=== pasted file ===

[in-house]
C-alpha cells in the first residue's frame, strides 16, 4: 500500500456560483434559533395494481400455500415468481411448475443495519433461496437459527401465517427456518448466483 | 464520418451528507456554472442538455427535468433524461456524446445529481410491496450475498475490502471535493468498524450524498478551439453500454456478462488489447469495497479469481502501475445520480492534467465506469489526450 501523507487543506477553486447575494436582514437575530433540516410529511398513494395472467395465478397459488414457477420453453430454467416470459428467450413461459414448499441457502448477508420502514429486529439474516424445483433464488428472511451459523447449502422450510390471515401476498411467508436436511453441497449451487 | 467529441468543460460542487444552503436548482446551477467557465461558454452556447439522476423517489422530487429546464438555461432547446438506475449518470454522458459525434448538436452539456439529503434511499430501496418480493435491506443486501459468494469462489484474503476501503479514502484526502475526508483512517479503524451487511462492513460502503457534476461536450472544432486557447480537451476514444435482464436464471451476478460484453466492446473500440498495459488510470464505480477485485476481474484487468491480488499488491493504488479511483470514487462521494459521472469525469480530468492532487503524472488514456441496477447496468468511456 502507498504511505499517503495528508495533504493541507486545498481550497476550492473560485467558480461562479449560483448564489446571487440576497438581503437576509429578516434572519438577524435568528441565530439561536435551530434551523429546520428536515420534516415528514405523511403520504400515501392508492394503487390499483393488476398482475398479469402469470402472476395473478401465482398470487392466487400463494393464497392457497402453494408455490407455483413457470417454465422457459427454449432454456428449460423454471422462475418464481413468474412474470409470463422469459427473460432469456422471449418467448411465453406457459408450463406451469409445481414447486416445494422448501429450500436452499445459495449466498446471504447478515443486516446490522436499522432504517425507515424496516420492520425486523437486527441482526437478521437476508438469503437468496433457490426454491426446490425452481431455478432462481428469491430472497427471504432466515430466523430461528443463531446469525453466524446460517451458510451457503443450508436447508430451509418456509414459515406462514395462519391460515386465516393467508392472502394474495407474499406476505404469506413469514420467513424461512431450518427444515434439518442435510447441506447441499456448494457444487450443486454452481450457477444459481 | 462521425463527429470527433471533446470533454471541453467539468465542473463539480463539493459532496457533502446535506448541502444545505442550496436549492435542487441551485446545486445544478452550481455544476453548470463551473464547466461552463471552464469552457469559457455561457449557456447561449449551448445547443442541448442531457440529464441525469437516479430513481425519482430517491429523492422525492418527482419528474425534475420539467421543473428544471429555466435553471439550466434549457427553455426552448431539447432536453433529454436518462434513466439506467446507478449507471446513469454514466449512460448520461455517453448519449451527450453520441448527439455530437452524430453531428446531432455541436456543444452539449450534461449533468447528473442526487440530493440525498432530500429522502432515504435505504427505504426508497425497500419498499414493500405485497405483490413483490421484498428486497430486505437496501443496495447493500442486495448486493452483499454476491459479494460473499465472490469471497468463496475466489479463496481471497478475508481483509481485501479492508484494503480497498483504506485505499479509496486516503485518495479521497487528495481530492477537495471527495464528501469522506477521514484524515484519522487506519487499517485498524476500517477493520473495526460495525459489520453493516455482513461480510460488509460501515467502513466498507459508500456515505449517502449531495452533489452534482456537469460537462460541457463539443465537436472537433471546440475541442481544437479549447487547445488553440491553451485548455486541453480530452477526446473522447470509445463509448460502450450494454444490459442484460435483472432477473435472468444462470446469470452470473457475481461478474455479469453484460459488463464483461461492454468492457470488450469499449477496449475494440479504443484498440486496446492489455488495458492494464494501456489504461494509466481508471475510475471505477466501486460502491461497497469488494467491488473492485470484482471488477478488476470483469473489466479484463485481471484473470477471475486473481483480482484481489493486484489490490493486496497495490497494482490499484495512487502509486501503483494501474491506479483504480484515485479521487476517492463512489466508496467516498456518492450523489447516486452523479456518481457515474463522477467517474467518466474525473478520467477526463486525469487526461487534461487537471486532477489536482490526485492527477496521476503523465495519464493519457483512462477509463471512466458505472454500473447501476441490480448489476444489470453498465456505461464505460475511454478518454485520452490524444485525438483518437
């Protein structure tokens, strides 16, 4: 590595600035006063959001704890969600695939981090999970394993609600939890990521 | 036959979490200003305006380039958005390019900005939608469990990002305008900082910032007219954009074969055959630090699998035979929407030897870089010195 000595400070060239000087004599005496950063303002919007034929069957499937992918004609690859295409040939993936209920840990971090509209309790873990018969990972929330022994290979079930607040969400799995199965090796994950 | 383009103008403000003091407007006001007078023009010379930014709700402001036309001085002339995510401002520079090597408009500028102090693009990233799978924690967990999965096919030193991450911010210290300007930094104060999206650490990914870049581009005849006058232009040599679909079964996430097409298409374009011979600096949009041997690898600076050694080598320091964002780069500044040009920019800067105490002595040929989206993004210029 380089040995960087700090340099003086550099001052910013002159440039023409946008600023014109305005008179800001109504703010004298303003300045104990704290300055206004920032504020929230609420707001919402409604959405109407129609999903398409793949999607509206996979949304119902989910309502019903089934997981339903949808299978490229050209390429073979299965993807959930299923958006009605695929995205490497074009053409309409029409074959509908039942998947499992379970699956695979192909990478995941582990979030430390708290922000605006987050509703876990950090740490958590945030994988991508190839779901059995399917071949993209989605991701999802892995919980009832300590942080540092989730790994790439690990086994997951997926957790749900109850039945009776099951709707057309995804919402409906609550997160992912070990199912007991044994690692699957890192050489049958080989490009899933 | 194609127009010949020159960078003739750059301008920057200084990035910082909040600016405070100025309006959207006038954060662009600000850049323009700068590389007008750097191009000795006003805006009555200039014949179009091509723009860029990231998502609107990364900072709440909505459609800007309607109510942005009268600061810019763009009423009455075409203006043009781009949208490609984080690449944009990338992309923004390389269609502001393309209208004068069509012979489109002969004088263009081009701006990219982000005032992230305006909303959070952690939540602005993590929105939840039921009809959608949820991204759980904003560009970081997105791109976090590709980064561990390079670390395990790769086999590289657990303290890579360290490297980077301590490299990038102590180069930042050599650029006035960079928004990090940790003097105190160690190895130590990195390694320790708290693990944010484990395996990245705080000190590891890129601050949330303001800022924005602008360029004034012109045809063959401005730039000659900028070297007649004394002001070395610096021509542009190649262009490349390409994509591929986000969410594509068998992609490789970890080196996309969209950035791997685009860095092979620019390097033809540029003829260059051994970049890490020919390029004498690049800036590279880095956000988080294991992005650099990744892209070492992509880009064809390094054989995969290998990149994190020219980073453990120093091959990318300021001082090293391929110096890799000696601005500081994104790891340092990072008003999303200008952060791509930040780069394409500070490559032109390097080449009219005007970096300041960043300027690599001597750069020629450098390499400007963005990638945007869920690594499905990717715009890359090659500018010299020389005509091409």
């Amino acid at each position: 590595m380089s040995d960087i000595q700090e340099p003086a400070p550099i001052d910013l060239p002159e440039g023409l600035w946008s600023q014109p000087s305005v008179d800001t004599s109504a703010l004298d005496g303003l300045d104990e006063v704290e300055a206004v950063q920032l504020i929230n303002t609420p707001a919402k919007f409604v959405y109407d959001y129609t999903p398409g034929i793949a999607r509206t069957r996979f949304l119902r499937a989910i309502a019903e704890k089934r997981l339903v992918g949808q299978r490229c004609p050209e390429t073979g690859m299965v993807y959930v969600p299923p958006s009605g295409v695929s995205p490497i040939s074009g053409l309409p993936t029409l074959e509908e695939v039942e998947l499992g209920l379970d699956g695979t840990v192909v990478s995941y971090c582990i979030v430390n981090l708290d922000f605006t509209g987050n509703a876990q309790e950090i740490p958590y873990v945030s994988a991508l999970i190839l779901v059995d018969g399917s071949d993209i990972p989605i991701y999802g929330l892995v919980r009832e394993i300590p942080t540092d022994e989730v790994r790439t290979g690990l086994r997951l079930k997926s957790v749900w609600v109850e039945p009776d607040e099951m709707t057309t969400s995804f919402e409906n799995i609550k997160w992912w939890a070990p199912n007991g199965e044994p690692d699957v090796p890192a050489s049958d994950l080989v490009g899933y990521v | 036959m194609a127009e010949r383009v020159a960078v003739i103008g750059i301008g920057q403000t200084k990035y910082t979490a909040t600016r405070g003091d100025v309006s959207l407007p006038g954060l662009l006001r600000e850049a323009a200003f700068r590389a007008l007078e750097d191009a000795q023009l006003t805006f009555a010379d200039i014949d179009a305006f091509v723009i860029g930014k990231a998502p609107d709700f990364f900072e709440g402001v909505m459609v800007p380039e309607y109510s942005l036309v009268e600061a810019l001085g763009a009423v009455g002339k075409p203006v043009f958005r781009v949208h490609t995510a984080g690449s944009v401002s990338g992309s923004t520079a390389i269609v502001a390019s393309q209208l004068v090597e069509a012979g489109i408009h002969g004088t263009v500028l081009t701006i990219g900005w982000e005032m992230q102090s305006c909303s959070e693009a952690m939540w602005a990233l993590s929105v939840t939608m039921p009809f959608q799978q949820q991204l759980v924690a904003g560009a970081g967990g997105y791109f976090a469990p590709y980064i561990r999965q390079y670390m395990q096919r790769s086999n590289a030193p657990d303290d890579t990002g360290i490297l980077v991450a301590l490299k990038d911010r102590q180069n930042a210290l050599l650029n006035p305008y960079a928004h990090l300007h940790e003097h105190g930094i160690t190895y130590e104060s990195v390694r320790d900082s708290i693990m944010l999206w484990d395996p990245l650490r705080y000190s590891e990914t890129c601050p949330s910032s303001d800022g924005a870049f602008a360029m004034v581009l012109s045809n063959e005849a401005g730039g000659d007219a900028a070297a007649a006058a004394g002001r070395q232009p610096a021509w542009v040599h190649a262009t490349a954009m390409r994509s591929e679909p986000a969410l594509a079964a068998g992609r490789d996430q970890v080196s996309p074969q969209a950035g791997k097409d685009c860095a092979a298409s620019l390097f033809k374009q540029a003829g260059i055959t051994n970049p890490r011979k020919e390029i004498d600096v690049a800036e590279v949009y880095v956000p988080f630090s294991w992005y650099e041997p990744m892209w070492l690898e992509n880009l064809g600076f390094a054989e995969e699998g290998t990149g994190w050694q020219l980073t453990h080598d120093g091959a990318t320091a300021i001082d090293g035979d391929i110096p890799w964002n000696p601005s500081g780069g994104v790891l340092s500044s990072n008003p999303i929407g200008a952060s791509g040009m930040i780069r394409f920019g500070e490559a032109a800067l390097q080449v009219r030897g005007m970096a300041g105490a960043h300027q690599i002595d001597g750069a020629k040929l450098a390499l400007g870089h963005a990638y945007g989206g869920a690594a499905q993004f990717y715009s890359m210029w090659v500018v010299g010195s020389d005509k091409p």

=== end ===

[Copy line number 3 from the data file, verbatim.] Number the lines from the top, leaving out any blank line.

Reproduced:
């Protein structure tokens, strides 16, 4: 590595600035006063959001704890969600695939981090999970394993609600939890990521 | 036959979490200003305006380039958005390019900005939608469990990002305008900082910032007219954009074969055959630090699998035979929407030897870089010195 000595400070060239000087004599005496950063303002919007034929069957499937992918004609690859295409040939993936209920840990971090509209309790873990018969990972929330022994290979079930607040969400799995199965090796994950 | 383009103008403000003091407007006001007078023009010379930014709700402001036309001085002339995510401002520079090597408009500028102090693009990233799978924690967990999965096919030193991450911010210290300007930094104060999206650490990914870049581009005849006058232009040599679909079964996430097409298409374009011979600096949009041997690898600076050694080598320091964002780069500044040009920019800067105490002595040929989206993004210029 380089040995960087700090340099003086550099001052910013002159440039023409946008600023014109305005008179800001109504703010004298303003300045104990704290300055206004920032504020929230609420707001919402409604959405109407129609999903398409793949999607509206996979949304119902989910309502019903089934997981339903949808299978490229050209390429073979299965993807959930299923958006009605695929995205490497074009053409309409029409074959509908039942998947499992379970699956695979192909990478995941582990979030430390708290922000605006987050509703876990950090740490958590945030994988991508190839779901059995399917071949993209989605991701999802892995919980009832300590942080540092989730790994790439690990086994997951997926957790749900109850039945009776099951709707057309995804919402409906609550997160992912070990199912007991044994690692699957890192050489049958080989490009899933 | 194609127009010949020159960078003739750059301008920057200084990035910082909040600016405070100025309006959207006038954060662009600000850049323009700068590389007008750097191009000795006003805006009555200039014949179009091509723009860029990231998502609107990364900072709440909505459609800007309607109510942005009268600061810019763009009423009455075409203006043009781009949208490609984080690449944009990338992309923004390389269609502001393309209208004068069509012979489109002969004088263009081009701006990219982000005032992230305006909303959070952690939540602005993590929105939840039921009809959608949820991204759980904003560009970081997105791109976090590709980064561990390079670390395990790769086999590289657990303290890579360290490297980077301590490299990038102590180069930042050599650029006035960079928004990090940790003097105190160690190895130590990195390694320790708290693990944010484990395996990245705080000190590891890129601050949330303001800022924005602008360029004034012109045809063959401005730039000659900028070297007649004394002001070395610096021509542009190649262009490349390409994509591929986000969410594509068998992609490789970890080196996309969209950035791997685009860095092979620019390097033809540029003829260059051994970049890490020919390029004498690049800036590279880095956000988080294991992005650099990744892209070492992509880009064809390094054989995969290998990149994190020219980073453990120093091959990318300021001082090293391929110096890799000696601005500081994104790891340092990072008003999303200008952060791509930040780069394409500070490559032109390097080449009219005007970096300041960043300027690599001597750069020629450098390499400007963005990638945007869920690594499905990717715009890359090659500018010299020389005509091409």